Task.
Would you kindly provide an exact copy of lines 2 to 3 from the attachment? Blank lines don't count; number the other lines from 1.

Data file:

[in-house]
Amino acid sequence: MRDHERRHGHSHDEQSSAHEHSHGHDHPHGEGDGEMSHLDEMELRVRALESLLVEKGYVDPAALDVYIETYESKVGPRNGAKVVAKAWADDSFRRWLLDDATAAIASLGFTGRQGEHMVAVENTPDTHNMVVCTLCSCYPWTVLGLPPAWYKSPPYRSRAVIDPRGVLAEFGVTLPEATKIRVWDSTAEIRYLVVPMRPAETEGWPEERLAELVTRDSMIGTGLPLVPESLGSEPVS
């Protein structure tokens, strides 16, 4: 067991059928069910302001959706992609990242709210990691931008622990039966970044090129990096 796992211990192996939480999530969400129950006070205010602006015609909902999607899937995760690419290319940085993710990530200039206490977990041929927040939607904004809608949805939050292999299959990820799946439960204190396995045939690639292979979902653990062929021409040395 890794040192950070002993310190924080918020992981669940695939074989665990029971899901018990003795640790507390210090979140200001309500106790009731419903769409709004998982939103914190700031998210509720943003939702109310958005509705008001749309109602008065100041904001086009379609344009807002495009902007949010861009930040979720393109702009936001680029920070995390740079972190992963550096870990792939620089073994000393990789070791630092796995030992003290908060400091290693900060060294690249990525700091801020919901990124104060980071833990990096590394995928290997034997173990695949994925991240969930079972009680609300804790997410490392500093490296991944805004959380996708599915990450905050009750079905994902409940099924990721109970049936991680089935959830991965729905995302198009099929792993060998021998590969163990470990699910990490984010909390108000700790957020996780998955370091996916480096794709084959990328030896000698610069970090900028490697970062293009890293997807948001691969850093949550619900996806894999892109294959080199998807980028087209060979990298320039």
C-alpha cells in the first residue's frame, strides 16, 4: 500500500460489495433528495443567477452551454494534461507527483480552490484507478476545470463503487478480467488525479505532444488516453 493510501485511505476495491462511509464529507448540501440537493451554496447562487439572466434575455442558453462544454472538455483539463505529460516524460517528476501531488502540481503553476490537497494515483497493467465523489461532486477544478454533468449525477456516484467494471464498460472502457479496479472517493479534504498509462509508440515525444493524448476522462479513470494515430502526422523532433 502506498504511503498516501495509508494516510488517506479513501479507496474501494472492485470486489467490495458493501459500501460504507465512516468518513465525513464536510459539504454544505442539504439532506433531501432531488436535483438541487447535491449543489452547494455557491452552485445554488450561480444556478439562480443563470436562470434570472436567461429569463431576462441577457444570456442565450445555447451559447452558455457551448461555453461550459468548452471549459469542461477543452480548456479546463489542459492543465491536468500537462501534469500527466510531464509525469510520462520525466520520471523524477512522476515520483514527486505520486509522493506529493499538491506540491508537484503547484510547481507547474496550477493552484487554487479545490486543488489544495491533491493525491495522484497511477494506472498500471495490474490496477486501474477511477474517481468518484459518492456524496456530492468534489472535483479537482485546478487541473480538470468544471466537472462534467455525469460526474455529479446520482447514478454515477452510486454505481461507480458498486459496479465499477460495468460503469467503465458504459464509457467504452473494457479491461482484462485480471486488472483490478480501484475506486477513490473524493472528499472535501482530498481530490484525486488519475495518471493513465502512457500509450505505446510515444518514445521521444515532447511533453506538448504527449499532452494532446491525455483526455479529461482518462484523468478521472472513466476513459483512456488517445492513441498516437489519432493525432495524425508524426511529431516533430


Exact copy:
Amino acid sequence: MRDHERRHGHSHDEQSSAHEHSHGHDHPHGEGDGEMSHLDEMELRVRALESLLVEKGYVDPAALDVYIETYESKVGPRNGAKVVAKAWADDSFRRWLLDDATAAIASLGFTGRQGEHMVAVENTPDTHNMVVCTLCSCYPWTVLGLPPAWYKSPPYRSRAVIDPRGVLAEFGVTLPEATKIRVWDSTAEIRYLVVPMRPAETEGWPEERLAELVTRDSMIGTGLPLVPESLGSEPVS
């Protein structure tokens, strides 16, 4: 067991059928069910302001959706992609990242709210990691931008622990039966970044090129990096 796992211990192996939480999530969400129950006070205010602006015609909902999607899937995760690419290319940085993710990530200039206490977990041929927040939607904004809608949805939050292999299959990820799946439960204190396995045939690639292979979902653990062929021409040395 890794040192950070002993310190924080918020992981669940695939074989665990029971899901018990003795640790507390210090979140200001309500106790009731419903769409709004998982939103914190700031998210509720943003939702109310958005509705008001749309109602008065100041904001086009379609344009807002495009902007949010861009930040979720393109702009936001680029920070995390740079972190992963550096870990792939620089073994000393990789070791630092796995030992003290908060400091290693900060060294690249990525700091801020919901990124104060980071833990990096590394995928290997034997173990695949994925991240969930079972009680609300804790997410490392500093490296991944805004959380996708599915990450905050009750079905994902409940099924990721109970049936991680089935959830991965729905995302198009099929792993060998021998590969163990470990699910990490984010909390108000700790957020996780998955370091996916480096794709084959990328030896000698610069970090900028490697970062293009890293997807948001691969850093949550619900996806894999892109294959080199998807980028087209060979990298320039």